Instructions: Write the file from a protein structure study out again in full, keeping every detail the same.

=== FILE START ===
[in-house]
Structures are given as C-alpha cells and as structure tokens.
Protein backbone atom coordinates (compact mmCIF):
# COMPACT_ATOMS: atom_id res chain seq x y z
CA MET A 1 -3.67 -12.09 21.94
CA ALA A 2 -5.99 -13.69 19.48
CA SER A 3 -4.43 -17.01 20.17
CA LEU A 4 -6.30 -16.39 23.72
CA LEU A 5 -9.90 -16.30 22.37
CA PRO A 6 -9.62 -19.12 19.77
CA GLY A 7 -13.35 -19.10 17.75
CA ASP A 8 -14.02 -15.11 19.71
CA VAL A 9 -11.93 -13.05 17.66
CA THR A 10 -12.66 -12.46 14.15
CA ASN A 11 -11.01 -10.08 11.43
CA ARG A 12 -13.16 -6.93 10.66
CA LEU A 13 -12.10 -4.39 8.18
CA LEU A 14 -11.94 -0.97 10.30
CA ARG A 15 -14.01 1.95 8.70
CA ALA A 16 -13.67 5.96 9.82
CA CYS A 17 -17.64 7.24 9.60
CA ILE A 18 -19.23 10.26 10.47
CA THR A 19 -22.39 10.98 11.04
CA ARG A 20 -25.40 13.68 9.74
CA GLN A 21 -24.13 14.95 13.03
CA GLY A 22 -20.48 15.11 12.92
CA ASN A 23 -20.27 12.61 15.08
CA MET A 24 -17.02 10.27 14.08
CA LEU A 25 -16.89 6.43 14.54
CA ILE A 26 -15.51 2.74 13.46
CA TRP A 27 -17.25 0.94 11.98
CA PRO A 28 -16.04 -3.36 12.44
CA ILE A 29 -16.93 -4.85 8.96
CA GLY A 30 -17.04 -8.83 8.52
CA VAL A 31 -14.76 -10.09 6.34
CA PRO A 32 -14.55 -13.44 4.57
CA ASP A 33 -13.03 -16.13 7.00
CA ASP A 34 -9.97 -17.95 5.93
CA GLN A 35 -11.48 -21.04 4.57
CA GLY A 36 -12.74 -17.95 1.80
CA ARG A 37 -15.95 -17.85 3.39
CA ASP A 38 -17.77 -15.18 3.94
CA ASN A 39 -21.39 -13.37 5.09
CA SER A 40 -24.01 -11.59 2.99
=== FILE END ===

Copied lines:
[in-house]
Structures are given as C-alpha cells and as structure tokens.
Protein backbone atom coordinates (compact mmCIF):
# COMPACT_ATOMS: atom_id res chain seq x y z
CA MET A 1 -3.67 -12.09 21.94
CA ALA A 2 -5.99 -13.69 19.48
CA SER A 3 -4.43 -17.01 20.17
CA LEU A 4 -6.30 -16.39 23.72
CA LEU A 5 -9.90 -16.30 22.37
CA PRO A 6 -9.62 -19.12 19.77
CA GLY A 7 -13.35 -19.10 17.75
CA ASP A 8 -14.02 -15.11 19.71
CA VAL A 9 -11.93 -13.05 17.66
CA THR A 10 -12.66 -12.46 14.15
CA ASN A 11 -11.01 -10.08 11.43
CA ARG A 12 -13.16 -6.93 10.66
CA LEU A 13 -12.10 -4.39 8.18
CA LEU A 14 -11.94 -0.97 10.30
CA ARG A 15 -14.01 1.95 8.70
CA ALA A 16 -13.67 5.96 9.82
CA CYS A 17 -17.64 7.24 9.60
CA ILE A 18 -19.23 10.26 10.47
CA THR A 19 -22.39 10.98 11.04
CA ARG A 20 -25.40 13.68 9.74
CA GLN A 21 -24.13 14.95 13.03
CA GLY A 22 -20.48 15.11 12.92
CA ASN A 23 -20.27 12.61 15.08
CA MET A 24 -17.02 10.27 14.08
CA LEU A 25 -16.89 6.43 14.54
CA ILE A 26 -15.51 2.74 13.46
CA TRP A 27 -17.25 0.94 11.98
CA PRO A 28 -16.04 -3.36 12.44
CA ILE A 29 -16.93 -4.85 8.96
CA GLY A 30 -17.04 -8.83 8.52
CA VAL A 31 -14.76 -10.09 6.34
CA PRO A 32 -14.55 -13.44 4.57
CA ASP A 33 -13.03 -16.13 7.00
CA ASP A 34 -9.97 -17.95 5.93
CA GLN A 35 -11.48 -21.04 4.57
CA GLY A 36 -12.74 -17.95 1.80
CA ARG A 37 -15.95 -17.85 3.39
CA ASP A 38 -17.77 -15.18 3.94
CA ASN A 39 -21.39 -13.37 5.09
CA SER A 40 -24.01 -11.59 2.99